What’s New in Automated Testing with Unity (Unity 5.3)

Automated testing is one

Automated Testing in Unity

subject I’m deeply interested in (although probably not doing enough of). I’ve already blogged about Unity Test Tools in the past, right around the time the first version was released. Since some time has passed, I thought I’d revisit the subject of automated testing with Unity to see what’s new and improved.

It’s survey time !

Before taking a look at what’s new, I thought it’d be nice to post a short survey to see what your automated testing habits look like, and how many of you are actually using automated testing (especially when working with Unity).

Click here to take the survey and view the results.

Talking About Testing

The topic of automated testing (even internally at Unity) seems to be brought up every once in a while, judging by the number of blog posts & Unite talks devoted to this matter in recent years. Check out the Resources section below for links to specific talks / blog posts.

Unity Test Tools

From what I can tell, there aren’t any “ground breaking” new features or updates to this library since I’ve last blogged about it. There has been a few releases for Unity Test Tools including various stability fixes and minor API updates. Apart from that, there hasn’t been any major news for this. Starting with Unity 5.3, the Unit test runner part is no longer a part of this package, since it comes with the engine. For more news about Unit Test Tools check out the repository or the forum thread.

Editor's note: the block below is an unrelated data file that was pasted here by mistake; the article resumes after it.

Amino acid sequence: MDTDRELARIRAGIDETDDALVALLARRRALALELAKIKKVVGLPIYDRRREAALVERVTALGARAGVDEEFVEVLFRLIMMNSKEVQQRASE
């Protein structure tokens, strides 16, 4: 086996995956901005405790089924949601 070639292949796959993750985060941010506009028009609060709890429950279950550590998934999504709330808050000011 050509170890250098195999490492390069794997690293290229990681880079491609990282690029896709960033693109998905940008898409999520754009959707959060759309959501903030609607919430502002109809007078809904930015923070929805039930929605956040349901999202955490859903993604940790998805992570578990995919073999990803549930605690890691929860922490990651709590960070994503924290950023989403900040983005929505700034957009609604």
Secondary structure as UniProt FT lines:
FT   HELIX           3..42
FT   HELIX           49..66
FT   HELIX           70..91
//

Editor Test Runner

Starting with Unity 5.3 there’s a new “Editor Test Runner” window available. This is actually very similar to the “Unit Test Runner” that was before only available with Unity Test Tools. In 5.3 (or higher), this comes built-in with the Unity editor. Apart from the runner, NUnit is also bundled with the editor, so you can start writing unit tests (or any other kind of code-based tests) right away, without installing anything.

The new Editor Tests Runner window

New test scripts can be easily added by right-clicking anywhere in the Project window and selecting Create -> Editor Test C# Script:


Assertion Library

While not strictly “automated testing” related, the assertion library (added back in Unity 5.1) enables writing better, more robust code, while explicitly stating “expected” conditions throughout the code. The code for the assertion library lives under the UnityEngine.Assertions namespace (check out the documentation: Assertion Library Documentation). Assertions are nice since they are completely compiled out of the resulting final release builds, so they incur literally 0 overhead to your game.

For example, this sample code uses an assertion to make sure the velocity field is never set to 0 when the script is started:

using UnityEngine;
using UnityEngine.Assertions;

public class PlayerScript : MonoBehaviour
public int velocity;

// Use this for initialization
void Start ()
Assert.IsTrue(velocity != 0);


Videos (From Unite Conferences):


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